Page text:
Diagnosis of Osteoporosis
by Editorial Staff and Contributors
Bone density tests can find osteoporosis. The doctor will ask about your symptoms and health history. A physical exam will be done. The doctor may suspect osteoporosis or think you’re at a high risk for it. If so, tests may include:
Bone Mineral Density Tests
Bone mineral density (BMD) measures your bone mass. Then, it’s compared to a healthy 30 year old adult. It may also be compared to the normal bone mass of someone your age. This is called a Z score. BMD results let you know if your bone density is in a normal range or not.
The doctor will consider your test results and other factors that raise your risk. If needed, a plan to prevent or treat the disease is made.
The types of BMD test used depends on the reason you need it.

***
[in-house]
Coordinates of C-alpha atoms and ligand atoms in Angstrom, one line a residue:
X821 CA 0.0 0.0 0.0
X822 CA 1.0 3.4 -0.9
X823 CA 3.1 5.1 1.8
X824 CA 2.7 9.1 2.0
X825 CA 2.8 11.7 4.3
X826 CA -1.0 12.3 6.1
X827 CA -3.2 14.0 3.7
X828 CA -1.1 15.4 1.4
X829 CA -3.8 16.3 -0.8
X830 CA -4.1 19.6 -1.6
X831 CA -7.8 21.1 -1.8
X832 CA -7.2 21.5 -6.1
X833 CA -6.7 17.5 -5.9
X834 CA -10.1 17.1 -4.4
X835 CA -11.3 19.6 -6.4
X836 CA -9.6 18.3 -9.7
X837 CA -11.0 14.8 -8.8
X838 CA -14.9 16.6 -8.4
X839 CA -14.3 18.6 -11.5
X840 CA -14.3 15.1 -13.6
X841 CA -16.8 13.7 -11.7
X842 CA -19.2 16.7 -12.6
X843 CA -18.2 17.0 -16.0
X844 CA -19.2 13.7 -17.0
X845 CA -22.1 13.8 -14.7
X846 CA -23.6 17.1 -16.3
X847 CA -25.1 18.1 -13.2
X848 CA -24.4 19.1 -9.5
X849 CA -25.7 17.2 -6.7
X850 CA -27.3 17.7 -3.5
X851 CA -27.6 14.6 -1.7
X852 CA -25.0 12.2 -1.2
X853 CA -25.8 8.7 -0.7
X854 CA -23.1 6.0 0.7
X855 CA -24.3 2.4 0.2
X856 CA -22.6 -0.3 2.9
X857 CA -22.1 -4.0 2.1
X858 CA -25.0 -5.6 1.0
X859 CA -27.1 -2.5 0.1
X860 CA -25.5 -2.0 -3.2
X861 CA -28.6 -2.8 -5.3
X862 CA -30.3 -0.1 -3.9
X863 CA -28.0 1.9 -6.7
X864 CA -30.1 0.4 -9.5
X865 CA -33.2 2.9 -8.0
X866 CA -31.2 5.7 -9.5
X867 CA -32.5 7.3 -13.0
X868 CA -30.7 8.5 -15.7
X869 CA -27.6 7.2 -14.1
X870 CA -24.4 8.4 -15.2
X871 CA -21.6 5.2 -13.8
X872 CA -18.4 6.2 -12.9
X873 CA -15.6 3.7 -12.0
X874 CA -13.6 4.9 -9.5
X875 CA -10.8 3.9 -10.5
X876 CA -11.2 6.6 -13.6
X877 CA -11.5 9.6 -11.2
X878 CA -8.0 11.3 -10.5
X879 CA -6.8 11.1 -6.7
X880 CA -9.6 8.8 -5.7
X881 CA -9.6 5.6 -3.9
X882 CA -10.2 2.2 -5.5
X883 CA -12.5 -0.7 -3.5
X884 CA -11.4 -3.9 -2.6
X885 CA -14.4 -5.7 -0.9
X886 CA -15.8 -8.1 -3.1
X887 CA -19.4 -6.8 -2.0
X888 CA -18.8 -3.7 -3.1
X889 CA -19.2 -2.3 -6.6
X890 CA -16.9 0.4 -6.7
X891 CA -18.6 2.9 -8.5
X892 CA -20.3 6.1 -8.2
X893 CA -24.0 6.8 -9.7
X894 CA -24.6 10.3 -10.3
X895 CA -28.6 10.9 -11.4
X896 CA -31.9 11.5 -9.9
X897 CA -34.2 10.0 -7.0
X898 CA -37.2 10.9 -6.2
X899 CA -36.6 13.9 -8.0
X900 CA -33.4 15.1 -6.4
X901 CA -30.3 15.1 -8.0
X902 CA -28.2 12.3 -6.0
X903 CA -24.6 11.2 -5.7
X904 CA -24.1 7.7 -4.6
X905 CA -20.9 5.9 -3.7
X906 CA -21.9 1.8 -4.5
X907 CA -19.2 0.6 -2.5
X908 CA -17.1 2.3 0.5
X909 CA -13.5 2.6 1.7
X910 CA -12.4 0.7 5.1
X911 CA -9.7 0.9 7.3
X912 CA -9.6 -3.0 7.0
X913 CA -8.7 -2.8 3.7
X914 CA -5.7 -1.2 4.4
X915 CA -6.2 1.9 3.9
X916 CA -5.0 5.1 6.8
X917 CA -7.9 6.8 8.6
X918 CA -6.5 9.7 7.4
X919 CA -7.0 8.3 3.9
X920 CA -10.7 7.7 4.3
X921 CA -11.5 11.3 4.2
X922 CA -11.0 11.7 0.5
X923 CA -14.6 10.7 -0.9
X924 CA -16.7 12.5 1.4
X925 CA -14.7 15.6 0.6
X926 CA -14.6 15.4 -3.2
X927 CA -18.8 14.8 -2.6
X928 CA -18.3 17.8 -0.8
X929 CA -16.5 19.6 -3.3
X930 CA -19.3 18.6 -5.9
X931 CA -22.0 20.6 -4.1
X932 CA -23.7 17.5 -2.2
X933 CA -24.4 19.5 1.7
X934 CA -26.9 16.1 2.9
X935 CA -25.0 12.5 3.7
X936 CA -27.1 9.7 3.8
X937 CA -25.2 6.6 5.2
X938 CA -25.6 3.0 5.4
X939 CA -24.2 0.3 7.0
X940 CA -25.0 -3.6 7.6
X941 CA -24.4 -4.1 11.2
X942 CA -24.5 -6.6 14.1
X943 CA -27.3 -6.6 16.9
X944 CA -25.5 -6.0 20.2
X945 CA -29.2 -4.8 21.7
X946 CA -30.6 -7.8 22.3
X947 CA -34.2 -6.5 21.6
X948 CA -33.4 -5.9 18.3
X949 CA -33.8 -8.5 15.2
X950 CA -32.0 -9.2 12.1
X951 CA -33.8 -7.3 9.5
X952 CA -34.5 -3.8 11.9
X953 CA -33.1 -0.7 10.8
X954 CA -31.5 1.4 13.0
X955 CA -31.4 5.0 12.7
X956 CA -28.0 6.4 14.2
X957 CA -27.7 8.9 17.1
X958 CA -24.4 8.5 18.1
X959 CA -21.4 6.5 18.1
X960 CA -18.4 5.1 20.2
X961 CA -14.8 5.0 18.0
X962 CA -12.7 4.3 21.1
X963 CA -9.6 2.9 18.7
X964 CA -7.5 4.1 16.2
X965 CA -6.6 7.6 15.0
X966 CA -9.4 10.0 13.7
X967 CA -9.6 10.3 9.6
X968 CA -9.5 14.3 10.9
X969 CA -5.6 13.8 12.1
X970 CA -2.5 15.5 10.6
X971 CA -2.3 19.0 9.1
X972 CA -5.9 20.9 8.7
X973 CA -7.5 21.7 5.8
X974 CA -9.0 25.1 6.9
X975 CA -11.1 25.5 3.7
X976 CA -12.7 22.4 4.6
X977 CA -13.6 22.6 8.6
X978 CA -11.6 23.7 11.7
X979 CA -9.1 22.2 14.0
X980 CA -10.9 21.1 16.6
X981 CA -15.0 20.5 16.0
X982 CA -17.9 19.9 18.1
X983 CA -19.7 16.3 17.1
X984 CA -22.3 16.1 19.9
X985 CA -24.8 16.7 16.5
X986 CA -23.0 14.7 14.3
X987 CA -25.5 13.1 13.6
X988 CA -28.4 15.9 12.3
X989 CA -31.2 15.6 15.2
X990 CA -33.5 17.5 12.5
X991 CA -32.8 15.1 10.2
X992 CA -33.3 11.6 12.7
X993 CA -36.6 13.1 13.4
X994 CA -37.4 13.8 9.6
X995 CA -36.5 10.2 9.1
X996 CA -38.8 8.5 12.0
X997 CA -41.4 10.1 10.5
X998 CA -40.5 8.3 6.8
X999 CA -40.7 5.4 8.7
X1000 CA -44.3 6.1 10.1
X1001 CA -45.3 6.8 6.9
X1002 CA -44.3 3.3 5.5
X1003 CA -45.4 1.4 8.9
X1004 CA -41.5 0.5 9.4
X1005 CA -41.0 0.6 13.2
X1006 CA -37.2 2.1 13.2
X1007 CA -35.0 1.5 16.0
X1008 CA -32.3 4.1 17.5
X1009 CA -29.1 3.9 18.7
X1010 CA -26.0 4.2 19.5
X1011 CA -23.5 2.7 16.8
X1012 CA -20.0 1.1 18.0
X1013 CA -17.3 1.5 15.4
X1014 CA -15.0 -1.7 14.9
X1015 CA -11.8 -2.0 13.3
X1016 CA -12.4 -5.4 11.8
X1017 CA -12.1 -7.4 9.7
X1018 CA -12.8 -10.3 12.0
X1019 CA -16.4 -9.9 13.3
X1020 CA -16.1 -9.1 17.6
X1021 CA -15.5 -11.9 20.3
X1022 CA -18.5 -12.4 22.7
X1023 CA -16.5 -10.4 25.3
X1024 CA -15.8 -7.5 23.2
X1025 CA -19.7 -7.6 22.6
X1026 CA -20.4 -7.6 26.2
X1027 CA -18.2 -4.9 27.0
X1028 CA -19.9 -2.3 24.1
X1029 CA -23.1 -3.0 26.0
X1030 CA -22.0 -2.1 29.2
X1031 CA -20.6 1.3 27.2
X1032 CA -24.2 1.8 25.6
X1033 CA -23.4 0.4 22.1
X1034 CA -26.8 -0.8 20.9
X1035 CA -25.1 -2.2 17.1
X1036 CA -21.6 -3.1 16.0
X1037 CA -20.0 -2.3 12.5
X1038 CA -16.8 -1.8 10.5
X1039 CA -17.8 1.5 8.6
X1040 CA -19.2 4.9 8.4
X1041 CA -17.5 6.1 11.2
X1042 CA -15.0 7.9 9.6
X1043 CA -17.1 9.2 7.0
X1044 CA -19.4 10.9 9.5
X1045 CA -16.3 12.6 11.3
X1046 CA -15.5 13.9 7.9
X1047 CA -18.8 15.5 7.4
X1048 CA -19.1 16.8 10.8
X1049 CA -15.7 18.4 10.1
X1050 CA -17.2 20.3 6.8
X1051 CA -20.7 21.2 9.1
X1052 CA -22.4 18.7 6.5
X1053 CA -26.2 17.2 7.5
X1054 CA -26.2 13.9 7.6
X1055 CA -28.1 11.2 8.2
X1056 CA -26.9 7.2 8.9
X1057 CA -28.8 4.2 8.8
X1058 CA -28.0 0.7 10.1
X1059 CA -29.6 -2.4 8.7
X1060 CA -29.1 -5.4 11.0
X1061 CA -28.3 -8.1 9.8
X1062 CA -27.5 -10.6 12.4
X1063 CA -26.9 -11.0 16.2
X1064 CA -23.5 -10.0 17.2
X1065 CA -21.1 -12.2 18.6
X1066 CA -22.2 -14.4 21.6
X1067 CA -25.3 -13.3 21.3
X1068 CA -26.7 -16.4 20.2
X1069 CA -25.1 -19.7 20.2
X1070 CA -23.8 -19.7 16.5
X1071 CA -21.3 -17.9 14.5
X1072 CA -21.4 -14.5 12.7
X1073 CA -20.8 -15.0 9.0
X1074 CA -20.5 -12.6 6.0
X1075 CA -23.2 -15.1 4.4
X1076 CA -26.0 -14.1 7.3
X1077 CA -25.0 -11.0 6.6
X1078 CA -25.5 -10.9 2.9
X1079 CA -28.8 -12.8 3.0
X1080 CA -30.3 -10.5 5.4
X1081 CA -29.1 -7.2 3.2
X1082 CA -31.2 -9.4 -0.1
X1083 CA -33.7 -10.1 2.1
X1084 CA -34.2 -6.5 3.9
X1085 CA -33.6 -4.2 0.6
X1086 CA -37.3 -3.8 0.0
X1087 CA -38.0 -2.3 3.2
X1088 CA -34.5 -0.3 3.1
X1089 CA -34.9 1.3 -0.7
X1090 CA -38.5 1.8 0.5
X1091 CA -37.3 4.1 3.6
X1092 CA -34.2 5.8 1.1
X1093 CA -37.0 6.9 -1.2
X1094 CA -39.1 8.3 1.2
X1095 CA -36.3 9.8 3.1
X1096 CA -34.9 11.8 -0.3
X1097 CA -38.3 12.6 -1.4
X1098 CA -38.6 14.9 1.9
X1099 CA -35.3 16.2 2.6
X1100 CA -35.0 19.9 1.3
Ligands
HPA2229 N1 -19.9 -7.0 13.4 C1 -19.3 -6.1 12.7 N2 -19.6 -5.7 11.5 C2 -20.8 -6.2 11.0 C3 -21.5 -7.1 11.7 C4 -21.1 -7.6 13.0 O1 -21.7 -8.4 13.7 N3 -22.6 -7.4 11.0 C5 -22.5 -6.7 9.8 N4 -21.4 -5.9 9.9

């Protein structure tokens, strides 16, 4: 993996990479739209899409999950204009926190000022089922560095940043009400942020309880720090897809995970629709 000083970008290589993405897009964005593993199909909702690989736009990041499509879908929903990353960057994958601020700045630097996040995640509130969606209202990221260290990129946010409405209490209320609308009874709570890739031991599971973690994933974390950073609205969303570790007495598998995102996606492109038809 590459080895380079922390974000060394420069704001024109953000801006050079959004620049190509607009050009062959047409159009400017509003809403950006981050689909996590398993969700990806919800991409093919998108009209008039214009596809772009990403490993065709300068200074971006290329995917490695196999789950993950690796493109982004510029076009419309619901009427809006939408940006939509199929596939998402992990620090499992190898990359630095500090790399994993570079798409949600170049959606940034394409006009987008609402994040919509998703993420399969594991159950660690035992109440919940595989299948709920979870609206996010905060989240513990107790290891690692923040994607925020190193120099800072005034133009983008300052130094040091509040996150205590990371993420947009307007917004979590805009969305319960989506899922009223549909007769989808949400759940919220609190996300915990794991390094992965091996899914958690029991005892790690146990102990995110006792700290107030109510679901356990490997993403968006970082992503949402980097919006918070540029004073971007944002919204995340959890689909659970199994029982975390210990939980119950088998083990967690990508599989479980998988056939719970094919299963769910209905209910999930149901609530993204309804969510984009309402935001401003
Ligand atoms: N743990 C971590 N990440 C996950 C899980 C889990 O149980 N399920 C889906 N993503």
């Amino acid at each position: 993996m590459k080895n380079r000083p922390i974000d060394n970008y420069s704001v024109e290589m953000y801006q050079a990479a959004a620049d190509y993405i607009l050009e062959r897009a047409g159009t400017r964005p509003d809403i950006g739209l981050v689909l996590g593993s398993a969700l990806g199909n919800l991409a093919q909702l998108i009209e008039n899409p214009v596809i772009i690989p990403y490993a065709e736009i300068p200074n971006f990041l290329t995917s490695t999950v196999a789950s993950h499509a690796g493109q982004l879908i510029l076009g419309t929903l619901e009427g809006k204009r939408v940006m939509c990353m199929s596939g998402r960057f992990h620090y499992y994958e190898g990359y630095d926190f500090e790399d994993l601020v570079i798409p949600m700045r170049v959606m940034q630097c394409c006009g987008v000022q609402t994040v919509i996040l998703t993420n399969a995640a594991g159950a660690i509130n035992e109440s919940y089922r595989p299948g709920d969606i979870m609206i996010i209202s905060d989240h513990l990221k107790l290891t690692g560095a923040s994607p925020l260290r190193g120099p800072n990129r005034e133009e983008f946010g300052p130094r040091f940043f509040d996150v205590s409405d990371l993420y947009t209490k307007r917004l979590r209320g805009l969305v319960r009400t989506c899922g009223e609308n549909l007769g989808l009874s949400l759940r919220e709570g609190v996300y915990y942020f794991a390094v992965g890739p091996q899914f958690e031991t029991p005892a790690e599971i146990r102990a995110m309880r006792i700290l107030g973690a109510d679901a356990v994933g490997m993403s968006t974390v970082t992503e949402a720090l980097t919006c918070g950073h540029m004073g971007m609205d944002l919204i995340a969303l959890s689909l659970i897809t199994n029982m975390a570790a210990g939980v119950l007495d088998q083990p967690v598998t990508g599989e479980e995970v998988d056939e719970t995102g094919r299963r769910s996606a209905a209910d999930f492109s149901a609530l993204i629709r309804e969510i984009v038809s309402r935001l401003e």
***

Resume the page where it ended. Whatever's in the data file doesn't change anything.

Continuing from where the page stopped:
Diagnostic tests to measure bone density:
If these tests aren’t available, screening tests can be used. But, they should not be used to make a diagnosis or to follow the course of treatment.
Screening tests to measure bone density:
Blood and urine tests —To test levels of calcium and vitamin D. Other substances are made when bone is formed or broken down. These can also be tested. The results can tell how fast the body is breaking down the bone.
Bone biopsy—Done in certain cases to check for other causes of bone disease.
Bone density exam/testing. National Osteoporosis Foundation website. Available at: https://www.nof.org/patients/diagnosis-information/bone-density-examtesting. Accessed June 23, 2018.
Osteoporosis. EBSCO DynaMed Plus website. Available at: http://www.dynamed.com/topics/dmp~AN~T113815/Osteoporosis. Updated February 1, 2018. Accessed June 23, 2018.
Osteoporosis. Ortho Info—American Academy of Orthopedic Surgeons website. Available at: https://orthoinfo.aaos.org/en/diseases--conditions/osteoporosis. Updated August 2009. Accessed June 23, 2018.
Osteoporosis overview. NIH Osteoporosis and Related Bone Diseases National Resource Center website. Available at: https://www.bones.nih.gov/health-info/bone/osteoporosis/overview. Updated February 2017. Accessed June 23, 2018.
Last reviewed June 2018 by EBSCO Medical Review Board Marcie L. Sidman, MD
Last Updated: 6/23/2018
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